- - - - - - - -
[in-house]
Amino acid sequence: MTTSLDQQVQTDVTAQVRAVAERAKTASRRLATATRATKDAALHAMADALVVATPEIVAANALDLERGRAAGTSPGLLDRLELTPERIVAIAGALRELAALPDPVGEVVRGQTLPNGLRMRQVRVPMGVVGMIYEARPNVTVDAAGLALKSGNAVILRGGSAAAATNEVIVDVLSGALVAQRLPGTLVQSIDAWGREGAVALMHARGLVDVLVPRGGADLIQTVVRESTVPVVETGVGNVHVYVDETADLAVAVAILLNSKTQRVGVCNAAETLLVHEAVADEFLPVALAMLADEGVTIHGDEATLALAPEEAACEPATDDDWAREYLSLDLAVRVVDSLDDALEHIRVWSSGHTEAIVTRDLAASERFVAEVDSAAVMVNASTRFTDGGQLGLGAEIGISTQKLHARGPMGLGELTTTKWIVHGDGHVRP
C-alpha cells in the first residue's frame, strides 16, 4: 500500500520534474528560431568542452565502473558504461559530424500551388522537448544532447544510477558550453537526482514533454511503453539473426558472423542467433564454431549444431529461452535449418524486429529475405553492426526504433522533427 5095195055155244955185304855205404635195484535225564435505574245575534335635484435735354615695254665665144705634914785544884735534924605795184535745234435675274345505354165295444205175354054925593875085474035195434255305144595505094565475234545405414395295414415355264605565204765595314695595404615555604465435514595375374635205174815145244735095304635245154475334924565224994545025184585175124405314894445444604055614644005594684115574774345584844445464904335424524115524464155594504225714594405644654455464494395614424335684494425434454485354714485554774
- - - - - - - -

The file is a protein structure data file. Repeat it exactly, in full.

[in-house]
Amino acid sequence: MTTSLDQQVQTDVTAQVRAVAERAKTASRRLATATRATKDAALHAMADALVVATPEIVAANALDLERGRAAGTSPGLLDRLELTPERIVAIAGALRELAALPDPVGEVVRGQTLPNGLRMRQVRVPMGVVGMIYEARPNVTVDAAGLALKSGNAVILRGGSAAAATNEVIVDVLSGALVAQRLPGTLVQSIDAWGREGAVALMHARGLVDVLVPRGGADLIQTVVRESTVPVVETGVGNVHVYVDETADLAVAVAILLNSKTQRVGVCNAAETLLVHEAVADEFLPVALAMLADEGVTIHGDEATLALAPEEAACEPATDDDWAREYLSLDLAVRVVDSLDDALEHIRVWSSGHTEAIVTRDLAASERFVAEVDSAAVMVNASTRFTDGGQLGLGAEIGISTQKLHARGPMGLGELTTTKWIVHGDGHVRP
C-alpha cells in the first residue's frame, strides 16, 4: 500500500520534474528560431568542452565502473558504461559530424500551388522537448544532447544510477558550453537526482514533454511503453539473426558472423542467433564454431549444431529461452535449418524486429529475405553492426526504433522533427 5095195055155244955185304855205404635195484535225564435505574245575534335635484435735354615695254665665144705634914785544884735534924605795184535745234435675274345505354165295444205175354054925593875085474035195434255305144595505094565475234545405414395295414415355264605565204765595314695595404615555604465435514595375374635205174815145244735095304635245154475334924565224994545025184585175124405314894445444604055614644005594684115574774345584844445464904335424524115524464155594504225714594405644654455464494395614424335684494425434454485354714485554774